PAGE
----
If we further develop the rationale, we have numerous examples of media portraying the elements of feminism while challenging the norms of the general societal perceptions. An example is the 1960s Kenwood Chef Mixer advertisement where a wife is wearing a Chef hat hugging her husband from behind with a text written below “The chef does everything but cook-That’s what wives are for.” creating a psychological narrative that only women should be the housemakers (JOHNSON, 2017, 4) Whereas Betty Friedan’s work “The Feminist Mystic” was of great significance for the waves of Feminism in which she questioned about the discriminating roles of women in the mainstream movies which were mainly sexually passive, dominated by males and showed the elements of nurtured maternal love.

Now if we look at the entertainment aspect of the media, we have come across some notable examples which also created a positive environment that led to the basis of fundamental feminism in the modern era. Historically we have seen films like SeaShell and ClergyMan (1928) Marianne and Juliane (1981), The Gold Diggers (1983), Vagabond (1985), The First Wives Club (1996), GI Jane (1997), Mulan (1998), Legally Blonde (2001), Brave (2012) etc these movies have gave new perspective to the notions that women are only housemakers, revolutionising the misogynistic minded sets of the general masses and have created a psychological urge for the individual to question themselves on such notions of patriarchy.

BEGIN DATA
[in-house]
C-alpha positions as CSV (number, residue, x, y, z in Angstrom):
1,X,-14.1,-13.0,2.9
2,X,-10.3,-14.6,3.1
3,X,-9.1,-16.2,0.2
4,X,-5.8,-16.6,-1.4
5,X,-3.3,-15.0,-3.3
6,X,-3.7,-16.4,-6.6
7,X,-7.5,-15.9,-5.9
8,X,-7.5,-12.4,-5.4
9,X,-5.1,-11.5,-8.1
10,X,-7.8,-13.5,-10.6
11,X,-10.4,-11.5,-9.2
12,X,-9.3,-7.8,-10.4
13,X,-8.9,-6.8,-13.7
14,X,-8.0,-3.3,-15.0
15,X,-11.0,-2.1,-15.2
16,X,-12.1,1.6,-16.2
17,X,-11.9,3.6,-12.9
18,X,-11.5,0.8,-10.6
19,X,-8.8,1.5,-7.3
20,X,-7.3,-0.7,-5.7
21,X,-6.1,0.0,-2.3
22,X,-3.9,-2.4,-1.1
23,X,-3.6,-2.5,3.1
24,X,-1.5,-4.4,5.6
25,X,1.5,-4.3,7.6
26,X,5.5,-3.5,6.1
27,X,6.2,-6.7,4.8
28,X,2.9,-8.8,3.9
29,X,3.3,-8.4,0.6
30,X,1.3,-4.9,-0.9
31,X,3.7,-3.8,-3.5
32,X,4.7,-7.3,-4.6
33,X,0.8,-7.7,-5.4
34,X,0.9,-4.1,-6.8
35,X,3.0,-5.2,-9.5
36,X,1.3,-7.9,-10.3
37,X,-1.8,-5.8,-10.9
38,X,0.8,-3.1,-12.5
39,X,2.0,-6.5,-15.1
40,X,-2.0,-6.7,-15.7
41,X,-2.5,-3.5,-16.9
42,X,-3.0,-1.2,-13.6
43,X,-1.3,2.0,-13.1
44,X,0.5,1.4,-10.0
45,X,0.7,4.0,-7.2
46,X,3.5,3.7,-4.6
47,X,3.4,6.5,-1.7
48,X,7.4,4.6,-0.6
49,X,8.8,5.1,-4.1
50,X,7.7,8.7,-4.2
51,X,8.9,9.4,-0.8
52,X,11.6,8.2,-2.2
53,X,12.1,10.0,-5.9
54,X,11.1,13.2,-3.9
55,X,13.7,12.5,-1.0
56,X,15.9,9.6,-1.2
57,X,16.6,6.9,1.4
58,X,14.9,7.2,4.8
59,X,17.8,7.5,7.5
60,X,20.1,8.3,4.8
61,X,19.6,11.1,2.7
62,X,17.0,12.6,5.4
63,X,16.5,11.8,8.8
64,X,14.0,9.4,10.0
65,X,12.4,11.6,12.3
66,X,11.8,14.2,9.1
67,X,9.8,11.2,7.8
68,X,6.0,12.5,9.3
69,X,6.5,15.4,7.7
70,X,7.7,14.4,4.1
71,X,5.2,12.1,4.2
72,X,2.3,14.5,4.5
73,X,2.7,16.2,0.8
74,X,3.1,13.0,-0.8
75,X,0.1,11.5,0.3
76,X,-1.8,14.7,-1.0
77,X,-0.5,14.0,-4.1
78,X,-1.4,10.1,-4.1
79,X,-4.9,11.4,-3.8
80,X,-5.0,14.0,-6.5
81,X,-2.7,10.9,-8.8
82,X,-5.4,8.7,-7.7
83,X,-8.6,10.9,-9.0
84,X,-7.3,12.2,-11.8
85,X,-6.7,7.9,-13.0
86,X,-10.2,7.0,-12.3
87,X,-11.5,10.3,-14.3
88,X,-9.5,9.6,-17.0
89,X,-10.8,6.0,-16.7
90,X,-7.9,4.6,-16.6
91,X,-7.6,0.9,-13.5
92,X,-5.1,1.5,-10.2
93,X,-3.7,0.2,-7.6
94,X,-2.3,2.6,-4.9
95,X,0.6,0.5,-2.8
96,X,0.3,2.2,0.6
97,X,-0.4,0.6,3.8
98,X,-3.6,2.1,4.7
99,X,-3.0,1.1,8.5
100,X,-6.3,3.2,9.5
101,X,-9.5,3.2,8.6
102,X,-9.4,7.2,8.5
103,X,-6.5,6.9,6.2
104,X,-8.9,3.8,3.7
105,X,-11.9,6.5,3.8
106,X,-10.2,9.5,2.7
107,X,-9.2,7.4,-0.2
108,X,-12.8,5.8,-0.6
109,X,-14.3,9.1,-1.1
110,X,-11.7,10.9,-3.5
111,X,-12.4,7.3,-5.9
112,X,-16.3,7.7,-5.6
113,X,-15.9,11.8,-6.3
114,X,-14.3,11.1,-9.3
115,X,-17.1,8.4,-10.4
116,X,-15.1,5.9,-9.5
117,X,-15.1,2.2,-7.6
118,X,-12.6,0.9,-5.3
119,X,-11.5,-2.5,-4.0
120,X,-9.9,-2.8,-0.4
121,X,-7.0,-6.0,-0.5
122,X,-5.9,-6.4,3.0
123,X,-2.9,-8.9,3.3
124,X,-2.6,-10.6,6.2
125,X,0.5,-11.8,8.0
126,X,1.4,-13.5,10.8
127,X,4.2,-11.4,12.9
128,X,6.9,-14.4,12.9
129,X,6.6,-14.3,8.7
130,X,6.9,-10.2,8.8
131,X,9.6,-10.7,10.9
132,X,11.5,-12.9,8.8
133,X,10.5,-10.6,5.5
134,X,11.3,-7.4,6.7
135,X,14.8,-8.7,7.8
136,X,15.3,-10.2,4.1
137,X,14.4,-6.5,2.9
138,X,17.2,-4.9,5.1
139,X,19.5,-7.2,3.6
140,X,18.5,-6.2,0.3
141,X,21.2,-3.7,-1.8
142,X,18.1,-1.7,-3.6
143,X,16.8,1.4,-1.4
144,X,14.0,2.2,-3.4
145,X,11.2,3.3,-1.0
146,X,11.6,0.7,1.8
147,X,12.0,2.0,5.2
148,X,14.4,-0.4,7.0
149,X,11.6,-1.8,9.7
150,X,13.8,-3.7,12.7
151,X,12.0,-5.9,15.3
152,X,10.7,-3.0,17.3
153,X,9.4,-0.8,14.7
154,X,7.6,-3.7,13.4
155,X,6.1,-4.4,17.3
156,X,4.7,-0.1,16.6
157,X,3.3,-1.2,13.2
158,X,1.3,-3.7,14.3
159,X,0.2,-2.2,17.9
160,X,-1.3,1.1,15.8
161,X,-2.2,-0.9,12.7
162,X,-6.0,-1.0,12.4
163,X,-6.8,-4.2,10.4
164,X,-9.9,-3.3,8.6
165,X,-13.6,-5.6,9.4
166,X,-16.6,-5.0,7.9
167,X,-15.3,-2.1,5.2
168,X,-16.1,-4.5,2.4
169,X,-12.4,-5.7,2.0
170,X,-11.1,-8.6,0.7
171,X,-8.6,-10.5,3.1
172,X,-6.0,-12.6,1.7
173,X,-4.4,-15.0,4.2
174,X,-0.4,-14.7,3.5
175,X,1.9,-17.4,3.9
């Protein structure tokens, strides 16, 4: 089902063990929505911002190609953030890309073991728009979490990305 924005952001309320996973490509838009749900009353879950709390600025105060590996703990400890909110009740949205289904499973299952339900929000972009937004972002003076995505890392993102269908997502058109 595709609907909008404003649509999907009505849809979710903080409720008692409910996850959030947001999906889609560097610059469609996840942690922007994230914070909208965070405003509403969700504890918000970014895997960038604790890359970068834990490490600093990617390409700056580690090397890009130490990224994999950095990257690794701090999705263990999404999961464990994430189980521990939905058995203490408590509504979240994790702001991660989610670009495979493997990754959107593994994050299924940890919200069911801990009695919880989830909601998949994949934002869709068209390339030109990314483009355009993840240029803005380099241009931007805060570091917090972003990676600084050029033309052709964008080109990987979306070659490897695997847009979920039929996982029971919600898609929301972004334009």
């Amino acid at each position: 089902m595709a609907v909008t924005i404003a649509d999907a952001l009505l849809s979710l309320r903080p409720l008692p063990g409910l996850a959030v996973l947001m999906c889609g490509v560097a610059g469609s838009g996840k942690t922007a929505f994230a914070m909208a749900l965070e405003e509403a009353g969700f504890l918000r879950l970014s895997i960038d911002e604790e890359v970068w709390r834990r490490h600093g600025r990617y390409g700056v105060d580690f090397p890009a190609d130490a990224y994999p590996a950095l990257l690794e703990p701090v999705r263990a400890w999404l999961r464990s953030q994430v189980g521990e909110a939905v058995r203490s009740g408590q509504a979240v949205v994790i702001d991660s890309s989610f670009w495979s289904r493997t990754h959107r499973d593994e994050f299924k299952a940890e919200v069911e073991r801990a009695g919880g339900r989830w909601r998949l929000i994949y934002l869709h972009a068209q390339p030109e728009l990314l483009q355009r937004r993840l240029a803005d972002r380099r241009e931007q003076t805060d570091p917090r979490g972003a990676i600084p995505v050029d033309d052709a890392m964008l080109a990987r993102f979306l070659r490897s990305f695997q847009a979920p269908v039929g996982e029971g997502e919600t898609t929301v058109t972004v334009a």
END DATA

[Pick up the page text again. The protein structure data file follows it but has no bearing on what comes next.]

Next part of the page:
According to Neuendorf’s report (2010) women now have more representation by 1960s-12% to 1990-32% these stats show that the media is generally empowering the females through films using subliminal forms of art. (GILPATRIC, 2010, 4)

The impacts of the feminist movement through media also began hitting Pakistan. The primary individual to help women’s rights developments of that time of initial stage was Rangeela, a diverse director and an artist. His genuine concerns drove him into delivering, coordinating and acting in a film named “Aurat Raaj ” that depicts a lady standing firm against her misogynist spouse, leaves the country to join an ideological political group in another country, winds up turning into a pioneer. (OVAIS, 2014, 5) Likewise, during Bhutto’ era, Nusrat Bhutto another known Pakistani women’s activist, a member of the First World Women meeting in Mexico in 1975 on female empowerment said in her meeting that “Women ought to be heard as people rather be treated as wares because of the continuous feminist movement all throughout the globe in the second flood of women’s liberation, United Nations pronounced the decade from 1975-1985 as “Decade of Women” (UN, n.d., 5)

Further movies and docudramas began to be made after the forward influx of women’s liberation began. This actuated online women’s activists. Shirmeen Obaid Chinoy’s “A girl in the river”, film about honour killings and saving Face, a film about corrosive assault casualty, were solid works that made extraordinary effect in Pakistan as well as globally that drove her to win Academy grants for it. (CHINOY, 2016, 5) This prompted a fight in Islamabad in 2014 against honour killings. Later shows like “Zindagi Gulzar Hai”, “Samii “and”Udaari ” made incredible impressions. In an examination by Aftab Associates in Udaari, 69% of the examples understood the significance of women’s financial empowerment and its mindfulness. This again portrays the connection among media and women’s rights. Prior to these movies and even today, the shows that were being made had similar pictures of women as being powerless, adolescent, reliant, guileless, and silly. (FOUNDATION K, 2018, 5)